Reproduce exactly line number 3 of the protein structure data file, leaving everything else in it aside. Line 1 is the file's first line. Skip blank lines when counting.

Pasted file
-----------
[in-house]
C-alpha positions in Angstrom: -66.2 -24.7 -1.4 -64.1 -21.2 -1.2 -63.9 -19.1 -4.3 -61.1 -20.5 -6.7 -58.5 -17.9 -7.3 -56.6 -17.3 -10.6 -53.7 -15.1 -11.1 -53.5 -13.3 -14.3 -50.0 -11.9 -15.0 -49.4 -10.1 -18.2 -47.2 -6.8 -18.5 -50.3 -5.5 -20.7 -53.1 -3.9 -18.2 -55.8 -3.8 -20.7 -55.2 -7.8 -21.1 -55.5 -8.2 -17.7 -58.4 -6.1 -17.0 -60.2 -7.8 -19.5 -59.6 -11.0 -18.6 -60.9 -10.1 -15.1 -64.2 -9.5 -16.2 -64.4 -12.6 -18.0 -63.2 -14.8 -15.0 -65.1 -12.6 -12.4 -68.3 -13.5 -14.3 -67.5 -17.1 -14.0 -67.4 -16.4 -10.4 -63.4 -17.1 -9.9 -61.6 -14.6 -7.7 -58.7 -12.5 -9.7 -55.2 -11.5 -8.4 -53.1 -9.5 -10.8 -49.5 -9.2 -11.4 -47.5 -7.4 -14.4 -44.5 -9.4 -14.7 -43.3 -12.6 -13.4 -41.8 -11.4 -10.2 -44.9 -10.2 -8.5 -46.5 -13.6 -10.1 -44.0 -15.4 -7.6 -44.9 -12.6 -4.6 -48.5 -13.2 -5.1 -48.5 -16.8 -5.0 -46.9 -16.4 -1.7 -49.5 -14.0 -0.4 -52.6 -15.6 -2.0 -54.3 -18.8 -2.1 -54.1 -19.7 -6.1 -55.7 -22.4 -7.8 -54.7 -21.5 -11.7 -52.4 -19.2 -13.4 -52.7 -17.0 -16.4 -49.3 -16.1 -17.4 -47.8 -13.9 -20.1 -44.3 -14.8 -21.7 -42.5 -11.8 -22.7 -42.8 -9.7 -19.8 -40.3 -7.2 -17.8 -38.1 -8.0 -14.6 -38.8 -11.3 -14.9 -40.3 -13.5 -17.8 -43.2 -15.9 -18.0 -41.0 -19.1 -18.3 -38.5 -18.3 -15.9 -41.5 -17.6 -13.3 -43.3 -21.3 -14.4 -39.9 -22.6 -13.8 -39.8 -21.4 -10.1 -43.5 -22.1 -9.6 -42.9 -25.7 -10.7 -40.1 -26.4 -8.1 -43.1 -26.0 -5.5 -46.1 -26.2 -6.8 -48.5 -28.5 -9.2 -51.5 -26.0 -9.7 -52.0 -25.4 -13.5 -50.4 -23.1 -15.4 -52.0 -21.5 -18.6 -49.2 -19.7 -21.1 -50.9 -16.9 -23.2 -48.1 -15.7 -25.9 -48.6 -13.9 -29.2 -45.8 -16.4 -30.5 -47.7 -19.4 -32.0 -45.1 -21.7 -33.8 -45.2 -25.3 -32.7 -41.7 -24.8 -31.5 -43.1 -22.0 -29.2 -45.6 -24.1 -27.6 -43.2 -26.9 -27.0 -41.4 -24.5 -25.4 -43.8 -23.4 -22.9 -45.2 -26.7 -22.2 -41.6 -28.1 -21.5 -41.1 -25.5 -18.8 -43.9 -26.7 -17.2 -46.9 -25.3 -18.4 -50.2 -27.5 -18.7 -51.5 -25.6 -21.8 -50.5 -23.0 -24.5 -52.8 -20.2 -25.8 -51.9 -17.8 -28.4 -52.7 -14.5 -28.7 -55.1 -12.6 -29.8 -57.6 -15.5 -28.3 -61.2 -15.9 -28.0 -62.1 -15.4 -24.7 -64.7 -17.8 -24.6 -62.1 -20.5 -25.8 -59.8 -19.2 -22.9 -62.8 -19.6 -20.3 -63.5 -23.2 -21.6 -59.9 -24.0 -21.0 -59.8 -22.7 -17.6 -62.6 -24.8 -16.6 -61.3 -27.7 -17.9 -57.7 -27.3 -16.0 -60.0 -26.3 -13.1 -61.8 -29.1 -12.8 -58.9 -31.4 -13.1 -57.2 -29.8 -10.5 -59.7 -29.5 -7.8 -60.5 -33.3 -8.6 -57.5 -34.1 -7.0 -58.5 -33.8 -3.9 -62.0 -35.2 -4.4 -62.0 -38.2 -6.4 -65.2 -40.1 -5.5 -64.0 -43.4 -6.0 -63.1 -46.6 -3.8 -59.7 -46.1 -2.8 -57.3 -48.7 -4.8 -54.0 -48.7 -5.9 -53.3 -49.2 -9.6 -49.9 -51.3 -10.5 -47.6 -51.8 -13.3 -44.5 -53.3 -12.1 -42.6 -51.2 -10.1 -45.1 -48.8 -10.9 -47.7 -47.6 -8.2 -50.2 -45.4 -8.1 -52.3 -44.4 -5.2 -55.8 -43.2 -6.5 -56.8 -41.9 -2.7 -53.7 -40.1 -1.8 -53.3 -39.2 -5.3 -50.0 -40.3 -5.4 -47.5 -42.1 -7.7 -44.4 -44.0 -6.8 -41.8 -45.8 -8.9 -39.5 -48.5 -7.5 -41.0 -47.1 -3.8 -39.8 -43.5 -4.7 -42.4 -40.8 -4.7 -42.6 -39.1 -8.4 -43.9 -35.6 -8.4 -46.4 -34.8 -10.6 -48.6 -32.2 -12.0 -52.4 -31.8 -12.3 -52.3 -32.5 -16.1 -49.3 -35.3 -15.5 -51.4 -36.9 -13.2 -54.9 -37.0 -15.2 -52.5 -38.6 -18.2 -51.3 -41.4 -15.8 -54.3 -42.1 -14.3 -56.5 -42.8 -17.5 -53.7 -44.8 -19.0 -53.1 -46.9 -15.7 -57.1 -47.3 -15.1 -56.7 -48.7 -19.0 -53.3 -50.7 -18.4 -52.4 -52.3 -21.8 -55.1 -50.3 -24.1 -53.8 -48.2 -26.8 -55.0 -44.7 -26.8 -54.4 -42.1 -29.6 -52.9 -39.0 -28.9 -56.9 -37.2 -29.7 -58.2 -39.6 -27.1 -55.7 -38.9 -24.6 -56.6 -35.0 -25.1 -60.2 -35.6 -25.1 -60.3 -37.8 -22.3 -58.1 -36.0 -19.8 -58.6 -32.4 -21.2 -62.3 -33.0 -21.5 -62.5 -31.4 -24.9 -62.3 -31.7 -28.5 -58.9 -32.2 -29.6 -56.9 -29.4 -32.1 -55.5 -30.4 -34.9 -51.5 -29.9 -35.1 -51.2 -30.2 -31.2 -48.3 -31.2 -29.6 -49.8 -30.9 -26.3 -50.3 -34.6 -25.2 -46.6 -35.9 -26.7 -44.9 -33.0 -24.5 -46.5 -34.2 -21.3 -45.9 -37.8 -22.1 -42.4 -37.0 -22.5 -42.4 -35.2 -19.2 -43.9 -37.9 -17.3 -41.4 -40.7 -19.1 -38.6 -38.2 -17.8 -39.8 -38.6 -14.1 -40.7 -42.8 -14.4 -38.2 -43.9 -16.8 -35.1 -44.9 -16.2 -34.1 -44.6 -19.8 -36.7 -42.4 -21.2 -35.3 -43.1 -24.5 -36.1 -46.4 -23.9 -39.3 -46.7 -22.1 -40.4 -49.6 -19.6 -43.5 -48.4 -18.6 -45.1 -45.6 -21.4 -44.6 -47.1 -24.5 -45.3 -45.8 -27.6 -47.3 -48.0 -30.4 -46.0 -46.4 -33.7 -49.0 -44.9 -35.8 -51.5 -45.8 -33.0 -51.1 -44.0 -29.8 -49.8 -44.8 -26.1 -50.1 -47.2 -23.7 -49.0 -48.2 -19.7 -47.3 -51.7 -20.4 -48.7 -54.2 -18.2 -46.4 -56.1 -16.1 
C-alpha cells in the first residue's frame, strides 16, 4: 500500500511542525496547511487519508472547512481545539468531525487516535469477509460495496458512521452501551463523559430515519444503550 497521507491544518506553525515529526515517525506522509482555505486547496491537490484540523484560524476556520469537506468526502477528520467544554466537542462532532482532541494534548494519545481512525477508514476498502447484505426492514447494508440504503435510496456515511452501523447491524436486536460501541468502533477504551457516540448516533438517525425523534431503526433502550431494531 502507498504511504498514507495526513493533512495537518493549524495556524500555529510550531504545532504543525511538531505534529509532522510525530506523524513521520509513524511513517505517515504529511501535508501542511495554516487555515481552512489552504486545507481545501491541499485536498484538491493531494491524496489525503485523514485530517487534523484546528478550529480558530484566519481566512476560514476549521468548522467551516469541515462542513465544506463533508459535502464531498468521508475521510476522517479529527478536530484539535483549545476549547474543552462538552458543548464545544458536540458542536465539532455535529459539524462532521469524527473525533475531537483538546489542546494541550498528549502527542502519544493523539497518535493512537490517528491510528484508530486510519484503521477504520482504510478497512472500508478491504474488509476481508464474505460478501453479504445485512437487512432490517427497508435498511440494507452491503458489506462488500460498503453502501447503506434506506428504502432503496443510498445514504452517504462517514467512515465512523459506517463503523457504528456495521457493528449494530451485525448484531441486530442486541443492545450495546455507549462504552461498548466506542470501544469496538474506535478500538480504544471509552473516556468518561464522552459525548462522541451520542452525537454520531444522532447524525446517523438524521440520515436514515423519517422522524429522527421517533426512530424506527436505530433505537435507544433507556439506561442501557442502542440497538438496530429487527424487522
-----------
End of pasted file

C-alpha cells in the first residue's frame, strides 16, 4: 500500500511542525496547511487519508472547512481545539468531525487516535469477509460495496458512521452501551463523559430515519444503550 497521507491544518506553525515529526515517525506522509482555505486547496491537490484540523484560524476556520469537506468526502477528520467544554466537542462532532482532541494534548494519545481512525477508514476498502447484505426492514447494508440504503435510496456515511452501523447491524436486536460501541468502533477504551457516540448516533438517525425523534431503526433502550431494531 502507498504511504498514507495526513493533512495537518493549524495556524500555529510550531504545532504543525511538531505534529509532522510525530506523524513521520509513524511513517505517515504529511501535508501542511495554516487555515481552512489552504486545507481545501491541499485536498484538491493531494491524496489525503485523514485530517487534523484546528478550529480558530484566519481566512476560514476549521468548522467551516469541515462542513465544506463533508459535502464531498468521508475521510476522517479529527478536530484539535483549545476549547474543552462538552458543548464545544458536540458542536465539532455535529459539524462532521469524527473525533475531537483538546489542546494541550498528549502527542502519544493523539497518535493512537490517528491510528484508530486510519484503521477504520482504510478497512472500508478491504474488509476481508464474505460478501453479504445485512437487512432490517427497508435498511440494507452491503458489506462488500460498503453502501447503506434506506428504502432503496443510498445514504452517504462517514467512515465512523459506517463503523457504528456495521457493528449494530451485525448484531441486530442486541443492545450495546455507549462504552461498548466506542470501544469496538474506535478500538480504544471509552473516556468518561464522552459525548462522541451520542452525537454520531444522532447524525446517523438524521440520515436514515423519517422522524429522527421517533426512530424506527436505530433505537435507544433507556439506561442501557442502542440497538438496530429487527424487522